Using the LigandFit GUI



LigandFit is one of the four PHENIX "wizards" for automated structure determination. It performs flexible ligand fitting into difference maps using RESOLVE, followed by optional real-space refinement. As elsewhere, this documentation covers the use of the GUI specifically, and is not a general-purpose reference for program function. See the command-line documentation for a complete list of parameters and details on usage. If you want to see an example of how LigandFit works, we recommend reading the tutorial first.

Note that waters will be omitted when placing the ligand. However, if you are using pre-calculated map coefficients, you may need to remove waters beforehand to avoid "flattening" the difference density around the ligand. Protein atoms overlapping with the ligand density will prevent a successful placement, so some editing of the input structure is generally recommended.


The first tab in the LigandFit window contains a field for adding input files, which can be dragged and dropped from the desktop, or picked from a file browser by clicking the "+" button.


To run, you will need the following input files:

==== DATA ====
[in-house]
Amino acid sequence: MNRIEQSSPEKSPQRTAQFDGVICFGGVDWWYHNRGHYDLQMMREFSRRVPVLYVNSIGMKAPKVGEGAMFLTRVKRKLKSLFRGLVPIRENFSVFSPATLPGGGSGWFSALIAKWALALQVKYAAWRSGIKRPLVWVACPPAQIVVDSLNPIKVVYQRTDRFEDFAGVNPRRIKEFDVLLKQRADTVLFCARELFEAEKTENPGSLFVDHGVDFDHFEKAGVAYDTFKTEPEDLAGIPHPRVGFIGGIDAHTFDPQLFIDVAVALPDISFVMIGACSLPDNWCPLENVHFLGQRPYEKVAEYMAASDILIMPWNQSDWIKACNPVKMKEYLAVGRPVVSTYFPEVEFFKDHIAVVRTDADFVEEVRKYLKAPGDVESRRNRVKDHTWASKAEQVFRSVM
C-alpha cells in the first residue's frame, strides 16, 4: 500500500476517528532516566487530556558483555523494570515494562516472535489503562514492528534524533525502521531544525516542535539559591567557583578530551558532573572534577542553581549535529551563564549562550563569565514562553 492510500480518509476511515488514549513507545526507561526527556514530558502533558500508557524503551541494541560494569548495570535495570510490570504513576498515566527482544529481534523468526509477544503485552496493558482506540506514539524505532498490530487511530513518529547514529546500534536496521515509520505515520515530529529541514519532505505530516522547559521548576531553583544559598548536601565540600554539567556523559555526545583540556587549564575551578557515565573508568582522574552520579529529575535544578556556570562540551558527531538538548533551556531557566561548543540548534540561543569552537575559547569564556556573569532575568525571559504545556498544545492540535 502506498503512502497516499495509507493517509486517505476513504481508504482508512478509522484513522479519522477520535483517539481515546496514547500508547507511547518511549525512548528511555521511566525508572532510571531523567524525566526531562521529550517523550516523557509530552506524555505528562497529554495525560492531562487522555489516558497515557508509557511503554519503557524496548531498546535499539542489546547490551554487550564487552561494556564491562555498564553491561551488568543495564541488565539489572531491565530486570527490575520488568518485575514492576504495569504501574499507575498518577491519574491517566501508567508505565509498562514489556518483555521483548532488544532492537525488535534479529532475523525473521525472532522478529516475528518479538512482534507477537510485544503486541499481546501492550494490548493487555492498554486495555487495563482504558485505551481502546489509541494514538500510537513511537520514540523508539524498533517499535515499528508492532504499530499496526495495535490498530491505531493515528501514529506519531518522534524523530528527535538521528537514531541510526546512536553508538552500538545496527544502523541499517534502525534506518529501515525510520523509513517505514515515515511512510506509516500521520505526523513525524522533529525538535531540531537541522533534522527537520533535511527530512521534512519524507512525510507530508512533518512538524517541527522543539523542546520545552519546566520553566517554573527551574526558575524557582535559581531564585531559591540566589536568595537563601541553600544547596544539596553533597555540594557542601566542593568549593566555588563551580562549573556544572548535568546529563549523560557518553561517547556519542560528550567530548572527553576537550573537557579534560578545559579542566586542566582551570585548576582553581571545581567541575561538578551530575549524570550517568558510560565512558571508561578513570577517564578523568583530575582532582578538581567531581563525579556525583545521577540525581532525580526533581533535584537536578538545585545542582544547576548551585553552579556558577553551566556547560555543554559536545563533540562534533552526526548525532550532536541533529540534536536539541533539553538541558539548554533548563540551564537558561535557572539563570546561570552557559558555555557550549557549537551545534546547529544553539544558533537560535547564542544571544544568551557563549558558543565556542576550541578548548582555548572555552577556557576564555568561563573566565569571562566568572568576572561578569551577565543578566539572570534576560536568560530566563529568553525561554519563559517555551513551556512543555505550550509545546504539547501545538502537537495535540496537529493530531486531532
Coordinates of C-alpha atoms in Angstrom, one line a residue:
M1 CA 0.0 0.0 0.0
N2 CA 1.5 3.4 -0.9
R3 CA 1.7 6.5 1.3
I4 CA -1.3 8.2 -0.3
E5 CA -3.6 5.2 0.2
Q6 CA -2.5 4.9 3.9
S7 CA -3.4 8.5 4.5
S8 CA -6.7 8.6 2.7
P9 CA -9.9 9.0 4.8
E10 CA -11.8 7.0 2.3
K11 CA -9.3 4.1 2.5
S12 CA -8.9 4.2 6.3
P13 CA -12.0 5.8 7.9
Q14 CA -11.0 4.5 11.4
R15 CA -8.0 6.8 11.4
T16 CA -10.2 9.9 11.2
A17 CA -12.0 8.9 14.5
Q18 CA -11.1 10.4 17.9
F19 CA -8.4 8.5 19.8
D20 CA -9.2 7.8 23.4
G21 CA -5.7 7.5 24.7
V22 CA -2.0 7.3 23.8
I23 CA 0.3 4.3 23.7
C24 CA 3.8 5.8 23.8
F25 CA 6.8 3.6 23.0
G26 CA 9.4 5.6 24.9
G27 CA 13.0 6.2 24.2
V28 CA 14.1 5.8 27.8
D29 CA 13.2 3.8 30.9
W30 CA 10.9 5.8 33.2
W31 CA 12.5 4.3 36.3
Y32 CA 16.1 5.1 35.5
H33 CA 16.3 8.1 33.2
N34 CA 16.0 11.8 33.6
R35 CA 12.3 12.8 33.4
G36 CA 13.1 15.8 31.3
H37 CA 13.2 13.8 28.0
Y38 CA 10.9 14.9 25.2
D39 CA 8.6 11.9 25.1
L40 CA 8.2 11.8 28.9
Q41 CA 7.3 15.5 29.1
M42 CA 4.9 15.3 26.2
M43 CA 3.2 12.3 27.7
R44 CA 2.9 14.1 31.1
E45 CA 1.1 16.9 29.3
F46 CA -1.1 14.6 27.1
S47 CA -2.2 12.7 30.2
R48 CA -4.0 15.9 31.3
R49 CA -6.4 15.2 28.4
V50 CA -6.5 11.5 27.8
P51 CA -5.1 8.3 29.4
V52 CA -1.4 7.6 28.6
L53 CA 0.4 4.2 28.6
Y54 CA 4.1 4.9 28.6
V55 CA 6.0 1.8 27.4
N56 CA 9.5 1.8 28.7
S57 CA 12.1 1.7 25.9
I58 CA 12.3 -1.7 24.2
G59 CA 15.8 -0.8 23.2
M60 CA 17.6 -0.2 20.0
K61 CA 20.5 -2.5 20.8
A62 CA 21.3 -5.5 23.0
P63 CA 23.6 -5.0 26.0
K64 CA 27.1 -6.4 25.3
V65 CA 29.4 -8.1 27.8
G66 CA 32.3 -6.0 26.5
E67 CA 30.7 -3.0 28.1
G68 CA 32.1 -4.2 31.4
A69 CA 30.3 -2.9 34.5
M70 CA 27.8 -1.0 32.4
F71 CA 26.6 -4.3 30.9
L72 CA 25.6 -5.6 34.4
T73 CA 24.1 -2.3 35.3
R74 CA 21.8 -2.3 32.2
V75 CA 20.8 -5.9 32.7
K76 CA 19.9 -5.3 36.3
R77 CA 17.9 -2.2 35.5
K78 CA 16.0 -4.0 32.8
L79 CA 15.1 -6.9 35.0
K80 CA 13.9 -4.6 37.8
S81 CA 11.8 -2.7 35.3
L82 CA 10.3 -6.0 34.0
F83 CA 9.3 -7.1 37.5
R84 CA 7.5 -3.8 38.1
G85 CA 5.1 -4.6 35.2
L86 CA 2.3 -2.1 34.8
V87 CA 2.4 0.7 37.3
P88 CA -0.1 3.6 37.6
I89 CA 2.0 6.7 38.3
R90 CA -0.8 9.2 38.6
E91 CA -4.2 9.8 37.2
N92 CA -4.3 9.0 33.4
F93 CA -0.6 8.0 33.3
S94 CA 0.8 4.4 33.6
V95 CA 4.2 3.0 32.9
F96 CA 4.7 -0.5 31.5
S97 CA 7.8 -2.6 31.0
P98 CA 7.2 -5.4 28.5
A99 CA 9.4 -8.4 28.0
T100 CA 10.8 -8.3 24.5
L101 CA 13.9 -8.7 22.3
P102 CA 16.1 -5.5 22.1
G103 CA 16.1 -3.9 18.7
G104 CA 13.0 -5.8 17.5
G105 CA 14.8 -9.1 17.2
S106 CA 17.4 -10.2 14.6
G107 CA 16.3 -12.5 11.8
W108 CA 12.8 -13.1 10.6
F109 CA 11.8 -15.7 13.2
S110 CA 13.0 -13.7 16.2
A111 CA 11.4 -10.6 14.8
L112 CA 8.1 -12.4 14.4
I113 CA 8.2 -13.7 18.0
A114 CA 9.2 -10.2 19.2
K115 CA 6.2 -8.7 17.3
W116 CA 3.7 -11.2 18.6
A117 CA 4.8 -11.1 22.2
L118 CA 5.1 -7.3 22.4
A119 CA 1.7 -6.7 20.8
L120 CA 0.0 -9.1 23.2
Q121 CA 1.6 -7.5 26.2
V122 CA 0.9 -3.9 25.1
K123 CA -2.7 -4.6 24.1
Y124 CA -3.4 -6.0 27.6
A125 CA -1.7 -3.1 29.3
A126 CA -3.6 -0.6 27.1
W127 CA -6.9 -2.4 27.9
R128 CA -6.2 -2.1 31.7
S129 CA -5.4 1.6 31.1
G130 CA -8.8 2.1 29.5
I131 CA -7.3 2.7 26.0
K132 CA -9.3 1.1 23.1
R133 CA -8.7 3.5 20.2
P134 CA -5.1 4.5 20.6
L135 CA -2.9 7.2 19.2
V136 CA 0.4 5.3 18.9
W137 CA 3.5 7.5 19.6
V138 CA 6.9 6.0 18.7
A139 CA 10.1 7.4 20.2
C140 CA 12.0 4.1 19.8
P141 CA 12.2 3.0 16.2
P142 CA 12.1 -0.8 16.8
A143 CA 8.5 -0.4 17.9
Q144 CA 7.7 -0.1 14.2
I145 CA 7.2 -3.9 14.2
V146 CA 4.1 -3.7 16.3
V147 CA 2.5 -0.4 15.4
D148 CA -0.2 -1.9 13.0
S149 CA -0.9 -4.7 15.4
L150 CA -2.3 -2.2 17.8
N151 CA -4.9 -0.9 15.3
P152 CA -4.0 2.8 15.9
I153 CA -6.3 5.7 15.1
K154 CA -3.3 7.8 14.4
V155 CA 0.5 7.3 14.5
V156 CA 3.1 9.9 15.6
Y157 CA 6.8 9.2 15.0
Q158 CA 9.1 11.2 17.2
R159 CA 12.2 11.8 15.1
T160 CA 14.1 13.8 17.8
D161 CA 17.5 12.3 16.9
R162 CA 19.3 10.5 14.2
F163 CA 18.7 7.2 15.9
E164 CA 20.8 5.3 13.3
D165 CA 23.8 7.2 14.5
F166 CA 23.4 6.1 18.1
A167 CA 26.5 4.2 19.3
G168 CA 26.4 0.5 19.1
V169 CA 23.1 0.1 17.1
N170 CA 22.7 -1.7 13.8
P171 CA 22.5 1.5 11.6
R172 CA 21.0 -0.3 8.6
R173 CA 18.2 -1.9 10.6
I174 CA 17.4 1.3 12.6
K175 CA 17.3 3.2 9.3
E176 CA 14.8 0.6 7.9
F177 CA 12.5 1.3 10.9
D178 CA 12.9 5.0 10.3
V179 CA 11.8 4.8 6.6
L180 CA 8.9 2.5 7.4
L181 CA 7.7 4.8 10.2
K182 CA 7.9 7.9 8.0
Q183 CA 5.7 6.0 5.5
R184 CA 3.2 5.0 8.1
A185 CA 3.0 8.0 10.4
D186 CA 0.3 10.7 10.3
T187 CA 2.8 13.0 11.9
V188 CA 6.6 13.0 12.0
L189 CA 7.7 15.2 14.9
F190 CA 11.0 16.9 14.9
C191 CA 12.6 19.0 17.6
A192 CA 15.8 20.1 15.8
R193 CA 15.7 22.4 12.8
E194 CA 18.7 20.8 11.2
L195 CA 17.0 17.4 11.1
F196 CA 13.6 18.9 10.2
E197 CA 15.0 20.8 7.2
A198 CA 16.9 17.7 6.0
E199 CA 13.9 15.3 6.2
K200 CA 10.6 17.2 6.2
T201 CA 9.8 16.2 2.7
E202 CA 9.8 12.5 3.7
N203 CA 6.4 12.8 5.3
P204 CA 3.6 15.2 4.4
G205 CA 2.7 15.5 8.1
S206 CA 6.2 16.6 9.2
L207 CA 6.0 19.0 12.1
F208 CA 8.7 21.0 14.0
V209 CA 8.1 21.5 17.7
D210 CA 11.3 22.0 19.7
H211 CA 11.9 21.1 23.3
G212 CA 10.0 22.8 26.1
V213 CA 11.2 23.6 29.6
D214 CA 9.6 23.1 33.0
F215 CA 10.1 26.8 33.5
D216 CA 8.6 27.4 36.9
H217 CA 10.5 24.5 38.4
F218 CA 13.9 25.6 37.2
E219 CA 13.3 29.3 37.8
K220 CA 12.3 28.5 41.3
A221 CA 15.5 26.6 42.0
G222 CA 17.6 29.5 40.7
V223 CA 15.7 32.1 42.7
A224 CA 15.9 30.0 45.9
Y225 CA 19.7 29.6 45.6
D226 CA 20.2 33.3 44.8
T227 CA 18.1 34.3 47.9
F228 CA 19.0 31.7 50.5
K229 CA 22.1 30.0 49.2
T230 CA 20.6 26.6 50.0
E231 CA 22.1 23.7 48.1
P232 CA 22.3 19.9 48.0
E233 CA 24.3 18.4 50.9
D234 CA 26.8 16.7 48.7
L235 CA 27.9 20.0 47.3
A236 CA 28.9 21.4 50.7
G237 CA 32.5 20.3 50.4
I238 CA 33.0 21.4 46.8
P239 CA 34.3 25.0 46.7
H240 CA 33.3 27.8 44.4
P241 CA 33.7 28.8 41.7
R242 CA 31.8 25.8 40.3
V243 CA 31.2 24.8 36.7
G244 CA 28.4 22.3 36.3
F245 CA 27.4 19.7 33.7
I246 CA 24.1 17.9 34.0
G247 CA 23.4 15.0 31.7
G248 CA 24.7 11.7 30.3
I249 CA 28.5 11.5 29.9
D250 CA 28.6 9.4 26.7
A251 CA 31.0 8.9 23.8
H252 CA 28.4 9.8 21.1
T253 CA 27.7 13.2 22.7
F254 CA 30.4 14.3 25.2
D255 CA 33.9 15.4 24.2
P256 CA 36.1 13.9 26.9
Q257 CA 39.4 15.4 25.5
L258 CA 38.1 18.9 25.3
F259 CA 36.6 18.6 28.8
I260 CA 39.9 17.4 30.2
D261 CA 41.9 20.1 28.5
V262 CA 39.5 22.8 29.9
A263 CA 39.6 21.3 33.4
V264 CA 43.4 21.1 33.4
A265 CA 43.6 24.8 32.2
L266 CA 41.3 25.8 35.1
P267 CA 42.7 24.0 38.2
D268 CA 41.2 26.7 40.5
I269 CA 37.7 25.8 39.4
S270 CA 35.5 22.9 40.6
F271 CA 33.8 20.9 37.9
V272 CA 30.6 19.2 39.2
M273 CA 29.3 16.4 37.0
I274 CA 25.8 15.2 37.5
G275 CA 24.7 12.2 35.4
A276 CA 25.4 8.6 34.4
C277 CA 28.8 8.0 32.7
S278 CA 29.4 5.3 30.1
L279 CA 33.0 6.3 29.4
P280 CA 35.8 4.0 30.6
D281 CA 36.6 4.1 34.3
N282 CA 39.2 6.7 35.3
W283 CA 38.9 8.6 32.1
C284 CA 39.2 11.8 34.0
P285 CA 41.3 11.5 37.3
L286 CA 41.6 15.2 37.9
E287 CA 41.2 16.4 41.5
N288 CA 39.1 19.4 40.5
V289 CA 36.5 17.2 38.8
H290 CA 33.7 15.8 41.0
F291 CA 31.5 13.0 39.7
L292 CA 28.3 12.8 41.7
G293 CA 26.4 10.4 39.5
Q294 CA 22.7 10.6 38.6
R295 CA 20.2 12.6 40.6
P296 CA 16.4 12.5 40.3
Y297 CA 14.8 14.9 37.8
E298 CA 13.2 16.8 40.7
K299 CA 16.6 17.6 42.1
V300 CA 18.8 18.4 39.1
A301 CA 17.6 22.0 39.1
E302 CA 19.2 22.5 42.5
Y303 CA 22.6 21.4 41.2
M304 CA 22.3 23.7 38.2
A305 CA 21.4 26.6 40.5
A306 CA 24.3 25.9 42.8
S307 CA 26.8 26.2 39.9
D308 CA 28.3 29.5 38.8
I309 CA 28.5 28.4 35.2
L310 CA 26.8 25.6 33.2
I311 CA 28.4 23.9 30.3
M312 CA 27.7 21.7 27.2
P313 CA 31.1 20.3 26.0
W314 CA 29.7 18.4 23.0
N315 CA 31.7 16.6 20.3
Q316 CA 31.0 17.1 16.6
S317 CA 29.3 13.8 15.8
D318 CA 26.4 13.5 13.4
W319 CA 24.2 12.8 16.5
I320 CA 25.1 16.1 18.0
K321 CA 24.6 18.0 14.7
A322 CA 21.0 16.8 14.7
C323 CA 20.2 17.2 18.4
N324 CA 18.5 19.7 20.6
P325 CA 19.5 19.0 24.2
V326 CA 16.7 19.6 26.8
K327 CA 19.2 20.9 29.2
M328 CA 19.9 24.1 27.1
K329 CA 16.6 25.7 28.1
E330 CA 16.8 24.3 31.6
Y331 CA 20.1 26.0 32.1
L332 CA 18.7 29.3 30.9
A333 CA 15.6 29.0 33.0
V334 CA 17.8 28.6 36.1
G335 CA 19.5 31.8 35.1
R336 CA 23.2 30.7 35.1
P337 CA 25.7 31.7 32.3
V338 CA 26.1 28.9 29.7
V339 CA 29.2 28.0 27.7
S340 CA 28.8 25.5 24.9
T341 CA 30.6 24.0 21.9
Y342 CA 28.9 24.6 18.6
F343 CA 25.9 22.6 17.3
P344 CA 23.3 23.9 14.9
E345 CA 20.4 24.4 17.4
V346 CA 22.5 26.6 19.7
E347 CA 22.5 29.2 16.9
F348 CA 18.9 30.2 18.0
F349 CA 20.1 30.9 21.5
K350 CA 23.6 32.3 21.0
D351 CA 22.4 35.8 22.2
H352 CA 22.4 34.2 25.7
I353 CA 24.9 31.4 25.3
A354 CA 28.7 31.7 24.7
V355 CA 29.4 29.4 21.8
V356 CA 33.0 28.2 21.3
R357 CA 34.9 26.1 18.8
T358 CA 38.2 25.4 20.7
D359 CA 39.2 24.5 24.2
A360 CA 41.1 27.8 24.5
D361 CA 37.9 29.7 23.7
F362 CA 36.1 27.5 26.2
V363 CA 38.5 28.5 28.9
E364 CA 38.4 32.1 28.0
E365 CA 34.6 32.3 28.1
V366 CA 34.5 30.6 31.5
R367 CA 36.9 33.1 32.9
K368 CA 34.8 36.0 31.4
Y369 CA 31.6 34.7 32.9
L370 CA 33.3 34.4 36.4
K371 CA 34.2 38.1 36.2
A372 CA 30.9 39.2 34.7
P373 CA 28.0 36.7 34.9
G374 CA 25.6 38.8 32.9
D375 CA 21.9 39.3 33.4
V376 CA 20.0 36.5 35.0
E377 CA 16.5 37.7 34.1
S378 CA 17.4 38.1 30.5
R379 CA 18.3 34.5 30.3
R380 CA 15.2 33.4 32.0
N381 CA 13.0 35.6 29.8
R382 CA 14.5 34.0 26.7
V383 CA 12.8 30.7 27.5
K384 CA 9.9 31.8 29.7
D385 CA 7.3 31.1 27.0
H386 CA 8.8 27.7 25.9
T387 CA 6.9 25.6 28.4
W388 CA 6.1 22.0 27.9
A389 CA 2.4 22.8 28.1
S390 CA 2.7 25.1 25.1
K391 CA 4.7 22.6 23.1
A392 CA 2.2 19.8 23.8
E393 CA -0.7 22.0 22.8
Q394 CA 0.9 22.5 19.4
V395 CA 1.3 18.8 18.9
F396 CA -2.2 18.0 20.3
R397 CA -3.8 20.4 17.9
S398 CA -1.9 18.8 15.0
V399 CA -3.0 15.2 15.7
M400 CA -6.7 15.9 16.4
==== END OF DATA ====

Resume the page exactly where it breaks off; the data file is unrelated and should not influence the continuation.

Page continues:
• A PDB file containing the initial ligand-free model. (It is okay for this to contain previously-placed ligands as long as the intended binding site is empty.) Water molecules will be automatically removed if necessary.
  • An MTZ file containing either experimental amplitudes (F,SIGF) or pre-calculated difference map coefficients.
  • A file describing your ligand. This should be either a PDB file containing a single residue, or a text file containing a SMILES string. In the latter case, eLBOW will be used to generate the starting geometry.

Additional optional files:

  • A PDB file containing ligand coordinates for comparison at the end of the program.
  • A PDB file containing previously fit ligands (in addition to the starting model), which will be used to exclude occupied regions from fitting.